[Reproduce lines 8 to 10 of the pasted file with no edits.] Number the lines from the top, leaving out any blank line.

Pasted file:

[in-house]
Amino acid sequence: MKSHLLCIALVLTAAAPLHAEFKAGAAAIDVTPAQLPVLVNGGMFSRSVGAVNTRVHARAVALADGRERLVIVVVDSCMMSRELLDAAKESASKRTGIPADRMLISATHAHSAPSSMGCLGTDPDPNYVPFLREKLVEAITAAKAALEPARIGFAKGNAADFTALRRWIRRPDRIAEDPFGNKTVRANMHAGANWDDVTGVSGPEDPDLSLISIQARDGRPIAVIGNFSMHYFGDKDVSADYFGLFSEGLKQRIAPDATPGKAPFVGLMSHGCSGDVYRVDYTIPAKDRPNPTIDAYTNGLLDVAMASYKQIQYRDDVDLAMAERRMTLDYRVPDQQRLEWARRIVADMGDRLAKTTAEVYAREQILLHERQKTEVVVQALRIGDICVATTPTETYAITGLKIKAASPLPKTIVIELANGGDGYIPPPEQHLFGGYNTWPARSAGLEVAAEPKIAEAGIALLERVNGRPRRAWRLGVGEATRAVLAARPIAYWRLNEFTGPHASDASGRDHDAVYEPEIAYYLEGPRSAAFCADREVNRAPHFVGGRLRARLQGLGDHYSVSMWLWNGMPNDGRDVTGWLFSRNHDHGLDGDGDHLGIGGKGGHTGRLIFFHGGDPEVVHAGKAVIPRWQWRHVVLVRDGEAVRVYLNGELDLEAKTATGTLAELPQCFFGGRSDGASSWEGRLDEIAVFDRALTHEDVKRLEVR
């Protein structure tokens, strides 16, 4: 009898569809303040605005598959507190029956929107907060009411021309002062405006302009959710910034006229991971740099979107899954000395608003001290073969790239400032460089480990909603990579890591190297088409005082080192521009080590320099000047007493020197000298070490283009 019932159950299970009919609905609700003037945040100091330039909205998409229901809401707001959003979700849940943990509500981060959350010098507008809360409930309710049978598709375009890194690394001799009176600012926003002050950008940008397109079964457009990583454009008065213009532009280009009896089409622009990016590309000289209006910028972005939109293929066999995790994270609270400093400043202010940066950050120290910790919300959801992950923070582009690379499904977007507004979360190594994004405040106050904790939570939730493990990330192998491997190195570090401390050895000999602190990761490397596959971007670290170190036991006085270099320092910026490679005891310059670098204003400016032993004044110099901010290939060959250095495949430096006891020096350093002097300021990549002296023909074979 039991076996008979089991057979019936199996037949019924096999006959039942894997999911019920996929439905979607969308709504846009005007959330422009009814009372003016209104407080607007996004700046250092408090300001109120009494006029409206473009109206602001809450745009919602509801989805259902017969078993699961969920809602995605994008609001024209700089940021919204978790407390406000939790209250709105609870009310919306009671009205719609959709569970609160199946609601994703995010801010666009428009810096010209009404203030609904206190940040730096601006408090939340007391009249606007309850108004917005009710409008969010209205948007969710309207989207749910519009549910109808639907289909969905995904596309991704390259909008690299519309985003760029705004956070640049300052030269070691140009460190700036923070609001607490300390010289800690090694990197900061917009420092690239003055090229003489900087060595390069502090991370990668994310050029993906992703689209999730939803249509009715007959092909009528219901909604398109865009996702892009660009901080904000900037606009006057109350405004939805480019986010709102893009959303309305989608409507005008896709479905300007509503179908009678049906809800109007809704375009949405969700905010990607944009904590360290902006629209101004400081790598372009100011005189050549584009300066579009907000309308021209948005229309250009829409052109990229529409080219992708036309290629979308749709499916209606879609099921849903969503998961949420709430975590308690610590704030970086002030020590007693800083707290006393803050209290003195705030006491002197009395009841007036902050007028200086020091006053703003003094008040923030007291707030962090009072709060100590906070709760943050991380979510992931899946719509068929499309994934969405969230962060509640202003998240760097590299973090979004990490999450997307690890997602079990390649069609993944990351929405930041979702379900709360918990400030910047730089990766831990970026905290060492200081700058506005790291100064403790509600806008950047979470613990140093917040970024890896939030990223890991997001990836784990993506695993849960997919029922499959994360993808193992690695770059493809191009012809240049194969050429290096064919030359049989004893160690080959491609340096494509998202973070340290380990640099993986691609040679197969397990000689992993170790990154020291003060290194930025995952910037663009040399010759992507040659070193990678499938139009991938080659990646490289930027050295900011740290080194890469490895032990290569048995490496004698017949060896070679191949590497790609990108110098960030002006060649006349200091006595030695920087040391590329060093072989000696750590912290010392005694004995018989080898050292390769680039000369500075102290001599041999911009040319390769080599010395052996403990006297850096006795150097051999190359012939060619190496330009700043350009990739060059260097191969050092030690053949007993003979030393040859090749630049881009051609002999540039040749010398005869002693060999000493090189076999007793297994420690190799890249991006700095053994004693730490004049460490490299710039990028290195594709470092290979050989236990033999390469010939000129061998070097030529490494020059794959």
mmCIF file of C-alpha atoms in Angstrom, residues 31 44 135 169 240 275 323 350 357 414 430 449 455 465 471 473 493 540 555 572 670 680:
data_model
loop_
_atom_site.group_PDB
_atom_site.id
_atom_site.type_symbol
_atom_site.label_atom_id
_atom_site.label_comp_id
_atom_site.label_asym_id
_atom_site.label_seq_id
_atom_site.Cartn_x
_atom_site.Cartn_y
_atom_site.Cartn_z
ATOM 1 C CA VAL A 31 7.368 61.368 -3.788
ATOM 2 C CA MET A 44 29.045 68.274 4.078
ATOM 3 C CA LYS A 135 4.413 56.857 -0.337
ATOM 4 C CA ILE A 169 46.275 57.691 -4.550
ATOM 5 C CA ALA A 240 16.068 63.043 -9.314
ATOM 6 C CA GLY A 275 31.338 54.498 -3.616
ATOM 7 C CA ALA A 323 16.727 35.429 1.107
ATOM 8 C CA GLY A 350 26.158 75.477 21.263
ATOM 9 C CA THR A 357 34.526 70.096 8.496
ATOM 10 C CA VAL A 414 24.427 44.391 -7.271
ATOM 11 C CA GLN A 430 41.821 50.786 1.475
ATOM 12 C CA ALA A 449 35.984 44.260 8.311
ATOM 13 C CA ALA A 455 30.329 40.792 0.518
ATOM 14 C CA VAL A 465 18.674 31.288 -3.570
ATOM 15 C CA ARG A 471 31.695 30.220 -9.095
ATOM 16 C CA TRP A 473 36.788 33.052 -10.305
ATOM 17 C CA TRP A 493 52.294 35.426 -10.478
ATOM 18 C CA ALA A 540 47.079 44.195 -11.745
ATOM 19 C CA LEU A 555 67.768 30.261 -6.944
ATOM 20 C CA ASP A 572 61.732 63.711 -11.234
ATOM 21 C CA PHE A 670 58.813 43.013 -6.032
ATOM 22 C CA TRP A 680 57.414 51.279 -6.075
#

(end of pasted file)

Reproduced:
_atom_site.id
_atom_site.type_symbol
_atom_site.label_atom_id